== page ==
PARIS — The European Commission is looking into whether tax breaks in the Netherlands have given Nike an unfair advantage over competitors.
“Member states should not allow companies to set up complex structures that unduly reduce their taxable profits and give them an unfair advantage over competitors,” Margrethe Vestager, the commissioner in charge of competition policy, said in a statement.
Vestager said the commission will examine whether the way the Netherlands handles Nike’s taxes is in line with European Union state aid rules, but also noted she welcomed efforts by the country to reform corporate tax rules to ensure a level playing field in Europe.
“Nike is subject to and rigorously ensures that it complies with all the same tax laws as other companies operating in the Netherlands. We believe the European Commission’s investigation is without merit,” Nike said in an e-mailed statement.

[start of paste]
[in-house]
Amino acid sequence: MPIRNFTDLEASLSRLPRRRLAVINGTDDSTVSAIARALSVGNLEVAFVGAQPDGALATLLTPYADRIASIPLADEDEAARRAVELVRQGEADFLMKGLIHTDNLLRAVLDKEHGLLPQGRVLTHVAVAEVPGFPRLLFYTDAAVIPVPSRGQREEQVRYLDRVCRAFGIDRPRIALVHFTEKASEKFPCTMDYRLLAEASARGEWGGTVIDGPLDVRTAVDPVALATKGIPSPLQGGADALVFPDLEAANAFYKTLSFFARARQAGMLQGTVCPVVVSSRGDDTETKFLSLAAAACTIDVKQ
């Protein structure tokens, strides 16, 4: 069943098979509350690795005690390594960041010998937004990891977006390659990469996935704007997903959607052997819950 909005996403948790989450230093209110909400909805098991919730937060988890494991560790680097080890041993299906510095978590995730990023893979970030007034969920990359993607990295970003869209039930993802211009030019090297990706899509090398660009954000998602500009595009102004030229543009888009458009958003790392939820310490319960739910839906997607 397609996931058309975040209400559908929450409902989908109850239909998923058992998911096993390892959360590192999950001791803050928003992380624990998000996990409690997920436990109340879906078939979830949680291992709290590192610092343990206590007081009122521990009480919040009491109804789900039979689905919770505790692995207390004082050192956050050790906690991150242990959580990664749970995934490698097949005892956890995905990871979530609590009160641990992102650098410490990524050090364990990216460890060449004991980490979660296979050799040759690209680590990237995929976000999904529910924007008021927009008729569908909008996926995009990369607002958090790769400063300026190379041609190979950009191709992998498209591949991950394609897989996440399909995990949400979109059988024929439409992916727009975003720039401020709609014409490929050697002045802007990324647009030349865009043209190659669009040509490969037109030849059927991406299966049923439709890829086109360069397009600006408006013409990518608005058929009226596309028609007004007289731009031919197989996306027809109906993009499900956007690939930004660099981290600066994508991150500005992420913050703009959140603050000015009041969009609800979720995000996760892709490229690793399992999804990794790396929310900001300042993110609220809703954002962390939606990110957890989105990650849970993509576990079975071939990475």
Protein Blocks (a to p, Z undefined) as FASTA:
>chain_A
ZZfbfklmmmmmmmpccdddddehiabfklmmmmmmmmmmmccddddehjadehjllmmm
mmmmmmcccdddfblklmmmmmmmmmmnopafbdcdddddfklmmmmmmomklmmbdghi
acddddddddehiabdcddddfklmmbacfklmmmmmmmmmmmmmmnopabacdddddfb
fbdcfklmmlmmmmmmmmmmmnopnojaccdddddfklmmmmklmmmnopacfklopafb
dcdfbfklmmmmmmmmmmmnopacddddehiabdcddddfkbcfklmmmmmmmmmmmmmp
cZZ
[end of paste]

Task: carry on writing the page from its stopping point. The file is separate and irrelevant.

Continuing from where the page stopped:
The investigation centers around arrangements between Nike subsidiaries in the Netherlands for licenses for Nike and Converse products in Europe, the Middle East and Africa. Dutch tax authorities between 2006 and 2015 issued a series of tax rulings governing methods for calculating royalties paid between the companies, which has resulted in taxes based on a limited operating margin based on sales, and may not reflect “economic reality,” according to the commission.
The probe follows a series of investigations by the commission over the past several years. It has ruled that Luxembourg granted unfair tax advantages to Amazon, Fiat, Starbucks and Engie, for example, and that Ireland had granted undue tax benefits to Apple.